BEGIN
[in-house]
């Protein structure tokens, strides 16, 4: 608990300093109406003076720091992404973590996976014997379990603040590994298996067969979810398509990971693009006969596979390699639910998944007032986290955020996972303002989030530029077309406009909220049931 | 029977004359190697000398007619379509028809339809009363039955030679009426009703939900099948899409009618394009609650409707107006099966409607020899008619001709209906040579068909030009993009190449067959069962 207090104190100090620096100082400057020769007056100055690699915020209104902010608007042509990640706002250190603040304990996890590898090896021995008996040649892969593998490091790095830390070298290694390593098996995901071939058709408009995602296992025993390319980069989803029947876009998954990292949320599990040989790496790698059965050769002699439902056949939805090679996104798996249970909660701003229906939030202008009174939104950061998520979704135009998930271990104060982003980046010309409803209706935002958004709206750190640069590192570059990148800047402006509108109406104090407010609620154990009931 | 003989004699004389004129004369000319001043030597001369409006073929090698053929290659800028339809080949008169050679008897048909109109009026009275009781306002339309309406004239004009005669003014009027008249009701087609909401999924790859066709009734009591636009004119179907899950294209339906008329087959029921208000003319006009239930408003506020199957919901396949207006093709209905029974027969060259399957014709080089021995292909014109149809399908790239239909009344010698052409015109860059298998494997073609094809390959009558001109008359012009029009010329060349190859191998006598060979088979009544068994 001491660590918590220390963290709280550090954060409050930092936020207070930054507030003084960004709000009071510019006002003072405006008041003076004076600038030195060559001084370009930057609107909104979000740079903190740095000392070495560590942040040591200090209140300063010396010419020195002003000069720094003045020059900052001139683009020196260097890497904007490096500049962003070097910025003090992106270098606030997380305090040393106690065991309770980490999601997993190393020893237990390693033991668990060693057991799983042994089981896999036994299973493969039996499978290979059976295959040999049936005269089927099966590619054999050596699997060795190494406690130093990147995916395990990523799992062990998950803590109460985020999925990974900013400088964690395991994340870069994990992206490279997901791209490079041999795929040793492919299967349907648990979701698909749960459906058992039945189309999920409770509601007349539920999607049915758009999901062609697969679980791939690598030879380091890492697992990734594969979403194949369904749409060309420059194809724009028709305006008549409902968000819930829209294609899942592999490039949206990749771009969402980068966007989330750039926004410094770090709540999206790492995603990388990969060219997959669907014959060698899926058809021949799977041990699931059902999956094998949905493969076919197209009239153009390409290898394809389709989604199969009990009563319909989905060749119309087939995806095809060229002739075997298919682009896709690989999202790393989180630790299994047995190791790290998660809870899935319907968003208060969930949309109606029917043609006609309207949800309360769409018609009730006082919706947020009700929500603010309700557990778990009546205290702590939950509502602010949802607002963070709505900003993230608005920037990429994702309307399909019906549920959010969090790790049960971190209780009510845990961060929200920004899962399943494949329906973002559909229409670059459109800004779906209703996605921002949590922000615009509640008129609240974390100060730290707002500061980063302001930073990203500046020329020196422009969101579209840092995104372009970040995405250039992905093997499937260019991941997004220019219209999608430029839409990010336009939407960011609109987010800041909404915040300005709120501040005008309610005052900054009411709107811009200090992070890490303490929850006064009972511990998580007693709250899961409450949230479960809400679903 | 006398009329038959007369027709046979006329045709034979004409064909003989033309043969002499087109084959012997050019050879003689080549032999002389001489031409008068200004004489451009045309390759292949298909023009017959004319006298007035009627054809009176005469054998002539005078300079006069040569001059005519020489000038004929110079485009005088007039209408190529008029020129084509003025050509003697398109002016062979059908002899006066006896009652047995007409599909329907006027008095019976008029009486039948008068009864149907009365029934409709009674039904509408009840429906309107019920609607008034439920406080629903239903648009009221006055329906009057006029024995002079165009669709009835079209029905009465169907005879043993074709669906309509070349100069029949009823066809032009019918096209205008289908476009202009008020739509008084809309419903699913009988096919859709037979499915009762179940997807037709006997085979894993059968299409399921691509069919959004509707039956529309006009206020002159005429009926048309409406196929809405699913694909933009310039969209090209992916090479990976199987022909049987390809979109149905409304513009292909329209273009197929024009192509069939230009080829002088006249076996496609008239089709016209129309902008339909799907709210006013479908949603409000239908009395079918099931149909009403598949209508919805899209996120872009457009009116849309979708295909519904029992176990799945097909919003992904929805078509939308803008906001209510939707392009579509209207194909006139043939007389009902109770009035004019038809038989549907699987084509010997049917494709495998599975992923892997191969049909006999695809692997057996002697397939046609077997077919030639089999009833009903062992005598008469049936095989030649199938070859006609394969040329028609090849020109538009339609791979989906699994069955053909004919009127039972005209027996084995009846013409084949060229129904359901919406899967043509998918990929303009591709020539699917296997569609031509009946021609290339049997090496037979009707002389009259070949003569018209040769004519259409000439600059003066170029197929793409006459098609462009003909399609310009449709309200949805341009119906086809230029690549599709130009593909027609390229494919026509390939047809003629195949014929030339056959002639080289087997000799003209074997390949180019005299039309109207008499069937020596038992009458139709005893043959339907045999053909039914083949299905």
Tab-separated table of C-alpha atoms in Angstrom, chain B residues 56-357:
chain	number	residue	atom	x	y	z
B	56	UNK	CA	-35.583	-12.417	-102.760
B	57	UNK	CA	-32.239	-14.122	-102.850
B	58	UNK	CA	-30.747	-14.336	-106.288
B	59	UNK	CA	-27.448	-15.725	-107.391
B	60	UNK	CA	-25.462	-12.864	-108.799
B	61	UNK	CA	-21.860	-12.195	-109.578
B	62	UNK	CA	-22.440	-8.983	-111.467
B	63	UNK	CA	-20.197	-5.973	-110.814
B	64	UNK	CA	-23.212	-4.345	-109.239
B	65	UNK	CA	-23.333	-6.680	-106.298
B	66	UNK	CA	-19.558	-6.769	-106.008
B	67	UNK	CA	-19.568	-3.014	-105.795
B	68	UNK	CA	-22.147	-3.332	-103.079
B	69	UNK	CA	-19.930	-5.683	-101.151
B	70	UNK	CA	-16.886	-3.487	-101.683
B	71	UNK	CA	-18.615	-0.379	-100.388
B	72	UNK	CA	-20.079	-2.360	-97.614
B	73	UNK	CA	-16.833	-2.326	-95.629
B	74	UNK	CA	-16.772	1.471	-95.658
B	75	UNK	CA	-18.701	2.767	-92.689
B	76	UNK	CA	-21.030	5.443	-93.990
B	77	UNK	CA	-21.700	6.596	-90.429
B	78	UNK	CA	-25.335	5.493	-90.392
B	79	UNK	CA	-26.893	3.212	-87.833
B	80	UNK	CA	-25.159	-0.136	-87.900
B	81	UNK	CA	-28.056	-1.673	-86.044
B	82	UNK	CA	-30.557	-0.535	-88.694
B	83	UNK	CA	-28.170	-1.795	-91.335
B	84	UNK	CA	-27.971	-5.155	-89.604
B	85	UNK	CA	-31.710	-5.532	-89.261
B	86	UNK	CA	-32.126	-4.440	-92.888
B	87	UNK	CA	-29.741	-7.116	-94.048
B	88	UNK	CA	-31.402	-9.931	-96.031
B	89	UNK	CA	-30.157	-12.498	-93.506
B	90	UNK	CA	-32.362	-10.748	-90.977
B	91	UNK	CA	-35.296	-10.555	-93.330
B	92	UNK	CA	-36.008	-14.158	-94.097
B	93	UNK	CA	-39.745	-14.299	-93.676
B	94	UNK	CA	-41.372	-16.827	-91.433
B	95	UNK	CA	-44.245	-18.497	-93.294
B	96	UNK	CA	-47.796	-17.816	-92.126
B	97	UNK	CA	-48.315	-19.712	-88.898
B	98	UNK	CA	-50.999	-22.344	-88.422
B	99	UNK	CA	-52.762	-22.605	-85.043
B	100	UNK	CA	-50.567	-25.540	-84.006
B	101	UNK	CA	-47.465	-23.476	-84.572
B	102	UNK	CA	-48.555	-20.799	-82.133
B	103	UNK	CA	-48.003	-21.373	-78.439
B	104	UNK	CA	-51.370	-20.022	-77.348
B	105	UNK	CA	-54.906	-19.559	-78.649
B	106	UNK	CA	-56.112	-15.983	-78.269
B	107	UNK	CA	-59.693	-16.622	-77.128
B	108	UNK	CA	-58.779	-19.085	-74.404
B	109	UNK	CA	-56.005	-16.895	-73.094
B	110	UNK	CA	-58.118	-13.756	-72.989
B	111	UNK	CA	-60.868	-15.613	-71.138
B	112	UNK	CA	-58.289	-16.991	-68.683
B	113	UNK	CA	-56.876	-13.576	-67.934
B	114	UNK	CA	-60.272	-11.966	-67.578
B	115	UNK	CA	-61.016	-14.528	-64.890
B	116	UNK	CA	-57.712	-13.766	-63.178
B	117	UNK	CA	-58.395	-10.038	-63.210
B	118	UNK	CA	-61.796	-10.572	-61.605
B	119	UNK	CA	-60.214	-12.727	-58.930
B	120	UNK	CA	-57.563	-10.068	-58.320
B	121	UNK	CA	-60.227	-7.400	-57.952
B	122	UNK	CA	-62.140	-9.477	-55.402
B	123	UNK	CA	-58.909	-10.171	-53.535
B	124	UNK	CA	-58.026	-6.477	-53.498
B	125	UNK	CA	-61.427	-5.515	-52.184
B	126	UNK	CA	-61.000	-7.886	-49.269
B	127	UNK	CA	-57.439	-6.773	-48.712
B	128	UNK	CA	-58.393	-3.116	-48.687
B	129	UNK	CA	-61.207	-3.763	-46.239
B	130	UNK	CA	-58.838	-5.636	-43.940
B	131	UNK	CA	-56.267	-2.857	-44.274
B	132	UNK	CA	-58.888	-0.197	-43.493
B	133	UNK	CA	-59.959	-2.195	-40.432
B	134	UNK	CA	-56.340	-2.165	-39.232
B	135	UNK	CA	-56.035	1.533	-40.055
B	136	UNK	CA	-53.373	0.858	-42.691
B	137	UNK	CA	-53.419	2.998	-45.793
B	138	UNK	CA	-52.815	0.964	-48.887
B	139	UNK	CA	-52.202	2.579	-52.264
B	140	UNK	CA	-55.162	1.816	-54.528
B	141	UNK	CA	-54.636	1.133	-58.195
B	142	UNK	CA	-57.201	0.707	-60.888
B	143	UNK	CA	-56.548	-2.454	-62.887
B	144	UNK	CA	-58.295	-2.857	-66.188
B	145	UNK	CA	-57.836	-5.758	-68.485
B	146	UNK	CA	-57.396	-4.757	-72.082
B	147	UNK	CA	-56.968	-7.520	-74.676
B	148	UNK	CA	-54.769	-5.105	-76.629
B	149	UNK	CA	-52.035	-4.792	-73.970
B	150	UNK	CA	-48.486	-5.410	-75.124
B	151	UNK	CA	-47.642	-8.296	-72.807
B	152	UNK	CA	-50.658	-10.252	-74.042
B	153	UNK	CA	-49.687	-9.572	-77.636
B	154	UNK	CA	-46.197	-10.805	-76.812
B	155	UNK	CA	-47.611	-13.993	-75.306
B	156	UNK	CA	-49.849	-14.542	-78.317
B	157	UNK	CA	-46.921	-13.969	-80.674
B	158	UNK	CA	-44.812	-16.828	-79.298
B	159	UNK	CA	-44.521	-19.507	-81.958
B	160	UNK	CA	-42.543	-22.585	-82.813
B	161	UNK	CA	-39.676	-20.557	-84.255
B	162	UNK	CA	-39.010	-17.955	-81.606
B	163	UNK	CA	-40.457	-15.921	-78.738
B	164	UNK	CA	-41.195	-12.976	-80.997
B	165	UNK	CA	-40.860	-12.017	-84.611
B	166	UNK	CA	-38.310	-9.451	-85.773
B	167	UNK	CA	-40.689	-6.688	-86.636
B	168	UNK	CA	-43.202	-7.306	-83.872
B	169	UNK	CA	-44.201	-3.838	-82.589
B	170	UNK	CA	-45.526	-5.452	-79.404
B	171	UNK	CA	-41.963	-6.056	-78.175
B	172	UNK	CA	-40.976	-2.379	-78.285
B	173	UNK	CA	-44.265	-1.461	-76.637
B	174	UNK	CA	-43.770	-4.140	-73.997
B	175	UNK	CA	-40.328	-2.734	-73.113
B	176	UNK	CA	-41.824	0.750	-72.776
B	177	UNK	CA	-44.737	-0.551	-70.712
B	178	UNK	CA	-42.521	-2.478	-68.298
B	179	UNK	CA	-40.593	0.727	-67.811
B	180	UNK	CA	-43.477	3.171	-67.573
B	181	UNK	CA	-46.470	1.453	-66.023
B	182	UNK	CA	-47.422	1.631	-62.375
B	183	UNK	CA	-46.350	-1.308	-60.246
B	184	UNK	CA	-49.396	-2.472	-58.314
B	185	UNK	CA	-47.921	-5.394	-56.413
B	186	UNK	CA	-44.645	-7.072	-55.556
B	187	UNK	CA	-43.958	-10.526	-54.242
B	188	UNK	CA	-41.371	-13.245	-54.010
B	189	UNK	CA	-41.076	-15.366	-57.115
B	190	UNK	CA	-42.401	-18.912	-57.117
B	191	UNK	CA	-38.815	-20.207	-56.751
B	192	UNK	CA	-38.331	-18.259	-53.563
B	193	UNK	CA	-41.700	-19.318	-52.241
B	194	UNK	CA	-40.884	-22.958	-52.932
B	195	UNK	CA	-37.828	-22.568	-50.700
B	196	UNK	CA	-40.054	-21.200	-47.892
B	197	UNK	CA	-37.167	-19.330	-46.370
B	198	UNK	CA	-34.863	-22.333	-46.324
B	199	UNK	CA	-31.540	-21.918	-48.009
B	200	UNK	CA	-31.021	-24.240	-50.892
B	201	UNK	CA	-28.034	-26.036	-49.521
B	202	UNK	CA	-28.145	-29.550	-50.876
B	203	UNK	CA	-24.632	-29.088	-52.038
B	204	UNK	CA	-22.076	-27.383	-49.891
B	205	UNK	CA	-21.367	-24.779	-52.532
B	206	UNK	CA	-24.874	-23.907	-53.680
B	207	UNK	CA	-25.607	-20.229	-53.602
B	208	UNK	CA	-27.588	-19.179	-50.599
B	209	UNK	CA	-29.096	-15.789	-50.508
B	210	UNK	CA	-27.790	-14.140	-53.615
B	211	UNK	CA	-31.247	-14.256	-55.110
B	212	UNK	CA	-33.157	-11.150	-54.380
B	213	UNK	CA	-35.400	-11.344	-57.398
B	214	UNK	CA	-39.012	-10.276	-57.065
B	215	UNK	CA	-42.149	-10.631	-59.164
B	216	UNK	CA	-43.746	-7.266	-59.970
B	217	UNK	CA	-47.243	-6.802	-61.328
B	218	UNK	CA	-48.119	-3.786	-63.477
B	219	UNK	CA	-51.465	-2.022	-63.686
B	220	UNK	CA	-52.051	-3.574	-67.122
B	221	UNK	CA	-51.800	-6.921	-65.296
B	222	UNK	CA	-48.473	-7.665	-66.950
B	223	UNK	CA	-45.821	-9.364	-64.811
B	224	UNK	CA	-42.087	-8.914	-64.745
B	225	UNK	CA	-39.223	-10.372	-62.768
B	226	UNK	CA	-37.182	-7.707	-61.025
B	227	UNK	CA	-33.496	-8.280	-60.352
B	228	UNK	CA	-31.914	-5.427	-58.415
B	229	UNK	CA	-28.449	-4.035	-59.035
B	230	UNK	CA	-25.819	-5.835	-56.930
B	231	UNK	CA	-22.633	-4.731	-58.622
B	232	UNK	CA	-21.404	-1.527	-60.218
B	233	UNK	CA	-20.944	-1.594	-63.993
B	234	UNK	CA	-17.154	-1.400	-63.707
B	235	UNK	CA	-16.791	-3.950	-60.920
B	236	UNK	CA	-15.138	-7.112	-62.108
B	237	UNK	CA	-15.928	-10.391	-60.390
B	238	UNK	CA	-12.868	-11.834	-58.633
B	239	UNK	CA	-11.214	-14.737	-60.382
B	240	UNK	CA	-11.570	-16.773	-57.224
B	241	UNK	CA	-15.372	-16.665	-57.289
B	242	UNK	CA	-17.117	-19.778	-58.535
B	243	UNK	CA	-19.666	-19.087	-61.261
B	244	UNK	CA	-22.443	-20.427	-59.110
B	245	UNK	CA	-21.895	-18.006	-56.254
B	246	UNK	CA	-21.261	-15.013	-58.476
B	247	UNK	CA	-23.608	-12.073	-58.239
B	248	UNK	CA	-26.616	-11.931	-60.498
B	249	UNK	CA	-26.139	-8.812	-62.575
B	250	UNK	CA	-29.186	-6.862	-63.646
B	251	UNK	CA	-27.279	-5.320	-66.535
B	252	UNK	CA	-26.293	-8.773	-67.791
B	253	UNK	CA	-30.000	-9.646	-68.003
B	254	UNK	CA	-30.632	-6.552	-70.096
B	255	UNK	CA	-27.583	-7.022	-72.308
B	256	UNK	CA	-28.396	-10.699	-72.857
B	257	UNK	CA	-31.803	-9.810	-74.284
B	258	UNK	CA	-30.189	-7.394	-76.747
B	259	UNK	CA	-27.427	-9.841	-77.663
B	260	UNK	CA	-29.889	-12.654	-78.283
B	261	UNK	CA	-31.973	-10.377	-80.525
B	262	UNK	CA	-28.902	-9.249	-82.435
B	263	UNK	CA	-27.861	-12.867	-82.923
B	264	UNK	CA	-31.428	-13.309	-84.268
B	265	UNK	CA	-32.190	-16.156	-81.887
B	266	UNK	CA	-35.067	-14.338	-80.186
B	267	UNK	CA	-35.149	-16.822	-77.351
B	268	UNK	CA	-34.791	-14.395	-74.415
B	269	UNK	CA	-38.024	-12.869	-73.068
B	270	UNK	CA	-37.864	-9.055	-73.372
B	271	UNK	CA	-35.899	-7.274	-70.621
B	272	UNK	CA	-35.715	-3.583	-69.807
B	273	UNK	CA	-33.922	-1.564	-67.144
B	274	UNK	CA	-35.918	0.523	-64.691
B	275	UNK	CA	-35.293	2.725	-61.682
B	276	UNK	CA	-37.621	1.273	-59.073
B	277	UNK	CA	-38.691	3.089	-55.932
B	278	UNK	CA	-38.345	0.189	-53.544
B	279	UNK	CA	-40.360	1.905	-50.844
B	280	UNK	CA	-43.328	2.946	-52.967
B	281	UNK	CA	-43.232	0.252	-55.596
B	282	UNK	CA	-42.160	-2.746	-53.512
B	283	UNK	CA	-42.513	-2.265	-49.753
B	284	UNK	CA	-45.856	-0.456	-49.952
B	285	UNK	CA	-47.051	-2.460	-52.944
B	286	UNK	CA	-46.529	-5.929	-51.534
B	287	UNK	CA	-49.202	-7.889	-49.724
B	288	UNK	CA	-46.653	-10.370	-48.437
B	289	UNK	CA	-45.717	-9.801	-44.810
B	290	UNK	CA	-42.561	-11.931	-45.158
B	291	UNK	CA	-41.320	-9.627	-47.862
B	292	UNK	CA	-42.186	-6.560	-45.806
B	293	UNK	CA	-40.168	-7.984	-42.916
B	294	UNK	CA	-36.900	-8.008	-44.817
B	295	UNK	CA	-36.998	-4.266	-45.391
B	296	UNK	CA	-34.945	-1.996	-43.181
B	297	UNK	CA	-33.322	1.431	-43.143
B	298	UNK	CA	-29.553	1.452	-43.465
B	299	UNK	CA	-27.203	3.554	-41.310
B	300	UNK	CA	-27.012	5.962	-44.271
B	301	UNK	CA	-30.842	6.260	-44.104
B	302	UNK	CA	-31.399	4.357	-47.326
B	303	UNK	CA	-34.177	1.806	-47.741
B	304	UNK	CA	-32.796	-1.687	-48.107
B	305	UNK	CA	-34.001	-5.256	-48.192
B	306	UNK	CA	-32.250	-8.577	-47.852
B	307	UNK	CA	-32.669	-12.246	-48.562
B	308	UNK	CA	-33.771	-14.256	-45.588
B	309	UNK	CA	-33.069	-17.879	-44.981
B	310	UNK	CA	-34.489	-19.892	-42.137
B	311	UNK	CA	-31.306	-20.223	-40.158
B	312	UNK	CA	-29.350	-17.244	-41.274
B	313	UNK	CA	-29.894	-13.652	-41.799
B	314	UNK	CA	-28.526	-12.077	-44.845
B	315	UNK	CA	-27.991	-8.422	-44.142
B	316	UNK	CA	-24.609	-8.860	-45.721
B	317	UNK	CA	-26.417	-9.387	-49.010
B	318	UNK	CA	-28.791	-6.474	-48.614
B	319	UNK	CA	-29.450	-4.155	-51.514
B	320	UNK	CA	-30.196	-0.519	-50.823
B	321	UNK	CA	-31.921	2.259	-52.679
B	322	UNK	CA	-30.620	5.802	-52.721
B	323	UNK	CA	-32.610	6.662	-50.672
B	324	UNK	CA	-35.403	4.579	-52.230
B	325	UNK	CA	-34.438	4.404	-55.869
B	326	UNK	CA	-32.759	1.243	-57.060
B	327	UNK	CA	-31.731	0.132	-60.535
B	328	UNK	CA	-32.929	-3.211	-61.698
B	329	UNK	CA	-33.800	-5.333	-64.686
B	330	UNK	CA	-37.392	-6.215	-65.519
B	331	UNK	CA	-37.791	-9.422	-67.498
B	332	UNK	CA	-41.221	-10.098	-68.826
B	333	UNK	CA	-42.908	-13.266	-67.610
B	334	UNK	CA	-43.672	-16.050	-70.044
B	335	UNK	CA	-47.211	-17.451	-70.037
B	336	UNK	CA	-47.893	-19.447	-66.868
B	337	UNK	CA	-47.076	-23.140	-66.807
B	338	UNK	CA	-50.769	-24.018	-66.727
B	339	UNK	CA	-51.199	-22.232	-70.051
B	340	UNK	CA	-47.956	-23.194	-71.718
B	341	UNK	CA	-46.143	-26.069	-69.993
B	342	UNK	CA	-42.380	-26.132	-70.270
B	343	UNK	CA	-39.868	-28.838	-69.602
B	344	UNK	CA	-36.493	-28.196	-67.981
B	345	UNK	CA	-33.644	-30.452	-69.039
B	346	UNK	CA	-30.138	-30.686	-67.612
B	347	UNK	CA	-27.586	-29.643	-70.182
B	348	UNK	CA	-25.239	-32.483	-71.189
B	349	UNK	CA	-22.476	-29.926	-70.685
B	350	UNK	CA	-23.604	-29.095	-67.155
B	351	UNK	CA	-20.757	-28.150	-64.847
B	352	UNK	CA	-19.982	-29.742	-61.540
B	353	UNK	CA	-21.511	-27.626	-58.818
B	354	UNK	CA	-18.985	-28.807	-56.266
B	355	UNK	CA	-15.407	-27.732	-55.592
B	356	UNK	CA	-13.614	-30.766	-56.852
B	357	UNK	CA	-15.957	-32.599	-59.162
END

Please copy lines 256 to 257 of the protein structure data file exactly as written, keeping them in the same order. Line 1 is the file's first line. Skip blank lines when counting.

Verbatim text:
B	307	UNK	CA	-32.669	-12.246	-48.562
B	308	UNK	CA	-33.771	-14.256	-45.588